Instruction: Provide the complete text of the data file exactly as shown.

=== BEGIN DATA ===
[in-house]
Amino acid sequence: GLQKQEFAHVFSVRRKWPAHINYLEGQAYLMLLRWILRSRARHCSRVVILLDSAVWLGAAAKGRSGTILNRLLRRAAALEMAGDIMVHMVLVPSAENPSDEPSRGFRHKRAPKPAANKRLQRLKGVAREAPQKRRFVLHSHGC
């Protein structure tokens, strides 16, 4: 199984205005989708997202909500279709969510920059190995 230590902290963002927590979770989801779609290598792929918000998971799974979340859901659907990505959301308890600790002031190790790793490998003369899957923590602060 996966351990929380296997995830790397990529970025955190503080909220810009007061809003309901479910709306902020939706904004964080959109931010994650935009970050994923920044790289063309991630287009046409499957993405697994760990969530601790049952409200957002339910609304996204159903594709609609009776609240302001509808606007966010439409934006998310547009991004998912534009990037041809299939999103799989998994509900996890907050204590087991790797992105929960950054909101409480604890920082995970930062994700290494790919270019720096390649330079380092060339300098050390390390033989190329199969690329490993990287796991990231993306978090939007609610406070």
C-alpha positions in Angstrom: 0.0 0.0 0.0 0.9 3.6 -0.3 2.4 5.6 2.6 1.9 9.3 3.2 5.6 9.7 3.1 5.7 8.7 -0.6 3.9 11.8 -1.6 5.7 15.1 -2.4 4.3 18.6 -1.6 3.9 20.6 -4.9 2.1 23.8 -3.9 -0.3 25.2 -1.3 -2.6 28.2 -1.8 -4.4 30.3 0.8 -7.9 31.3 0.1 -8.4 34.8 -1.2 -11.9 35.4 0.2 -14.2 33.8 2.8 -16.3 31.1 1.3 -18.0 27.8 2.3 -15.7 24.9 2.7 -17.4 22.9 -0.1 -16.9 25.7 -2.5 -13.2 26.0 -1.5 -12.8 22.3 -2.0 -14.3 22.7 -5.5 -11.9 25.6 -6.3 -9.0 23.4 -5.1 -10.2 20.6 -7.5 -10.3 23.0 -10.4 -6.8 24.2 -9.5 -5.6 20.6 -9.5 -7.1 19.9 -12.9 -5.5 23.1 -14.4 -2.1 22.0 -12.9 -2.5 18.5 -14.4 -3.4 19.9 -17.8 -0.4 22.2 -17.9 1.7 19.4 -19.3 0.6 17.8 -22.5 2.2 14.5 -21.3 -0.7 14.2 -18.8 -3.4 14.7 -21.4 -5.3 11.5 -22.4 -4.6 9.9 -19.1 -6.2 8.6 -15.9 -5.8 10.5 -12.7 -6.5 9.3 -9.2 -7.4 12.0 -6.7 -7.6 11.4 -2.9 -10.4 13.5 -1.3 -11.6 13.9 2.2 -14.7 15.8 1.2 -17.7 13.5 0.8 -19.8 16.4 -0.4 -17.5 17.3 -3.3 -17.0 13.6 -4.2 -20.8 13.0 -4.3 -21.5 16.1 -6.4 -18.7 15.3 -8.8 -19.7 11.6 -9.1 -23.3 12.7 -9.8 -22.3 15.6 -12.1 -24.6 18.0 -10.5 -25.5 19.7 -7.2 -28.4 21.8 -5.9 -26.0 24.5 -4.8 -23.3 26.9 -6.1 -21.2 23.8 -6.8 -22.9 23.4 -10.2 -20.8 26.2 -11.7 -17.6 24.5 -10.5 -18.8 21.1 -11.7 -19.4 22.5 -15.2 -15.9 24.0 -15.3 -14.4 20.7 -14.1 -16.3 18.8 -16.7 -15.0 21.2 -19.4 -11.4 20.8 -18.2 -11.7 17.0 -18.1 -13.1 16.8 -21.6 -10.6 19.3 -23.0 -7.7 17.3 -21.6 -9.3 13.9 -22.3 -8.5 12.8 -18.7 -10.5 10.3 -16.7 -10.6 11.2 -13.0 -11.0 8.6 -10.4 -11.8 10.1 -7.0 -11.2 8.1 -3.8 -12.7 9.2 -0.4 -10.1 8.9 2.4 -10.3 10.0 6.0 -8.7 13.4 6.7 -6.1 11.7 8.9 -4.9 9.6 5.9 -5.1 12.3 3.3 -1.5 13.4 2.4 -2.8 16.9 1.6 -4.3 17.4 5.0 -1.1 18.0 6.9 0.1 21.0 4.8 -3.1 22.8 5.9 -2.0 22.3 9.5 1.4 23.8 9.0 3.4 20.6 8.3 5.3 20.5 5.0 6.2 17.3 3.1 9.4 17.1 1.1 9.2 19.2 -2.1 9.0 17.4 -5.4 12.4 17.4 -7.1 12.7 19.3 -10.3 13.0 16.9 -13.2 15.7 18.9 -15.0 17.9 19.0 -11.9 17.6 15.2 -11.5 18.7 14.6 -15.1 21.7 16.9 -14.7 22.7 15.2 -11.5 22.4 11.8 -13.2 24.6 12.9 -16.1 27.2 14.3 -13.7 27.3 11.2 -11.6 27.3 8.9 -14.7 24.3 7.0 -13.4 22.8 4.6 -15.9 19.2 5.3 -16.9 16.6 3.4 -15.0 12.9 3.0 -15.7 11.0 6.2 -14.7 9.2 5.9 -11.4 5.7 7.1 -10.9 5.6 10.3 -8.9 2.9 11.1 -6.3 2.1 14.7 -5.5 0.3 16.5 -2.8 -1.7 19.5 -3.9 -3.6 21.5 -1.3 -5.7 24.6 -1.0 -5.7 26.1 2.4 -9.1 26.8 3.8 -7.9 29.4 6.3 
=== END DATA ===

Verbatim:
[in-house]
Amino acid sequence: GLQKQEFAHVFSVRRKWPAHINYLEGQAYLMLLRWILRSRARHCSRVVILLDSAVWLGAAAKGRSGTILNRLLRRAAALEMAGDIMVHMVLVPSAENPSDEPSRGFRHKRAPKPAANKRLQRLKGVAREAPQKRRFVLHSHGC
């Protein structure tokens, strides 16, 4: 199984205005989708997202909500279709969510920059190995 230590902290963002927590979770989801779609290598792929918000998971799974979340859901659907990505959301308890600790002031190790790793490998003369899957923590602060 996966351990929380296997995830790397990529970025955190503080909220810009007061809003309901479910709306902020939706904004964080959109931010994650935009970050994923920044790289063309991630287009046409499957993405697994760990969530601790049952409200957002339910609304996204159903594709609609009776609240302001509808606007966010439409934006998310547009991004998912534009990037041809299939999103799989998994509900996890907050204590087991790797992105929960950054909101409480604890920082995970930062994700290494790919270019720096390649330079380092060339300098050390390390033989190329199969690329490993990287796991990231993306978090939007609610406070």
C-alpha positions in Angstrom: 0.0 0.0 0.0 0.9 3.6 -0.3 2.4 5.6 2.6 1.9 9.3 3.2 5.6 9.7 3.1 5.7 8.7 -0.6 3.9 11.8 -1.6 5.7 15.1 -2.4 4.3 18.6 -1.6 3.9 20.6 -4.9 2.1 23.8 -3.9 -0.3 25.2 -1.3 -2.6 28.2 -1.8 -4.4 30.3 0.8 -7.9 31.3 0.1 -8.4 34.8 -1.2 -11.9 35.4 0.2 -14.2 33.8 2.8 -16.3 31.1 1.3 -18.0 27.8 2.3 -15.7 24.9 2.7 -17.4 22.9 -0.1 -16.9 25.7 -2.5 -13.2 26.0 -1.5 -12.8 22.3 -2.0 -14.3 22.7 -5.5 -11.9 25.6 -6.3 -9.0 23.4 -5.1 -10.2 20.6 -7.5 -10.3 23.0 -10.4 -6.8 24.2 -9.5 -5.6 20.6 -9.5 -7.1 19.9 -12.9 -5.5 23.1 -14.4 -2.1 22.0 -12.9 -2.5 18.5 -14.4 -3.4 19.9 -17.8 -0.4 22.2 -17.9 1.7 19.4 -19.3 0.6 17.8 -22.5 2.2 14.5 -21.3 -0.7 14.2 -18.8 -3.4 14.7 -21.4 -5.3 11.5 -22.4 -4.6 9.9 -19.1 -6.2 8.6 -15.9 -5.8 10.5 -12.7 -6.5 9.3 -9.2 -7.4 12.0 -6.7 -7.6 11.4 -2.9 -10.4 13.5 -1.3 -11.6 13.9 2.2 -14.7 15.8 1.2 -17.7 13.5 0.8 -19.8 16.4 -0.4 -17.5 17.3 -3.3 -17.0 13.6 -4.2 -20.8 13.0 -4.3 -21.5 16.1 -6.4 -18.7 15.3 -8.8 -19.7 11.6 -9.1 -23.3 12.7 -9.8 -22.3 15.6 -12.1 -24.6 18.0 -10.5 -25.5 19.7 -7.2 -28.4 21.8 -5.9 -26.0 24.5 -4.8 -23.3 26.9 -6.1 -21.2 23.8 -6.8 -22.9 23.4 -10.2 -20.8 26.2 -11.7 -17.6 24.5 -10.5 -18.8 21.1 -11.7 -19.4 22.5 -15.2 -15.9 24.0 -15.3 -14.4 20.7 -14.1 -16.3 18.8 -16.7 -15.0 21.2 -19.4 -11.4 20.8 -18.2 -11.7 17.0 -18.1 -13.1 16.8 -21.6 -10.6 19.3 -23.0 -7.7 17.3 -21.6 -9.3 13.9 -22.3 -8.5 12.8 -18.7 -10.5 10.3 -16.7 -10.6 11.2 -13.0 -11.0 8.6 -10.4 -11.8 10.1 -7.0 -11.2 8.1 -3.8 -12.7 9.2 -0.4 -10.1 8.9 2.4 -10.3 10.0 6.0 -8.7 13.4 6.7 -6.1 11.7 8.9 -4.9 9.6 5.9 -5.1 12.3 3.3 -1.5 13.4 2.4 -2.8 16.9 1.6 -4.3 17.4 5.0 -1.1 18.0 6.9 0.1 21.0 4.8 -3.1 22.8 5.9 -2.0 22.3 9.5 1.4 23.8 9.0 3.4 20.6 8.3 5.3 20.5 5.0 6.2 17.3 3.1 9.4 17.1 1.1 9.2 19.2 -2.1 9.0 17.4 -5.4 12.4 17.4 -7.1 12.7 19.3 -10.3 13.0 16.9 -13.2 15.7 18.9 -15.0 17.9 19.0 -11.9 17.6 15.2 -11.5 18.7 14.6 -15.1 21.7 16.9 -14.7 22.7 15.2 -11.5 22.4 11.8 -13.2 24.6 12.9 -16.1 27.2 14.3 -13.7 27.3 11.2 -11.6 27.3 8.9 -14.7 24.3 7.0 -13.4 22.8 4.6 -15.9 19.2 5.3 -16.9 16.6 3.4 -15.0 12.9 3.0 -15.7 11.0 6.2 -14.7 9.2 5.9 -11.4 5.7 7.1 -10.9 5.6 10.3 -8.9 2.9 11.1 -6.3 2.1 14.7 -5.5 0.3 16.5 -2.8 -1.7 19.5 -3.9 -3.6 21.5 -1.3 -5.7 24.6 -1.0 -5.7 26.1 2.4 -9.1 26.8 3.8 -7.9 29.4 6.3 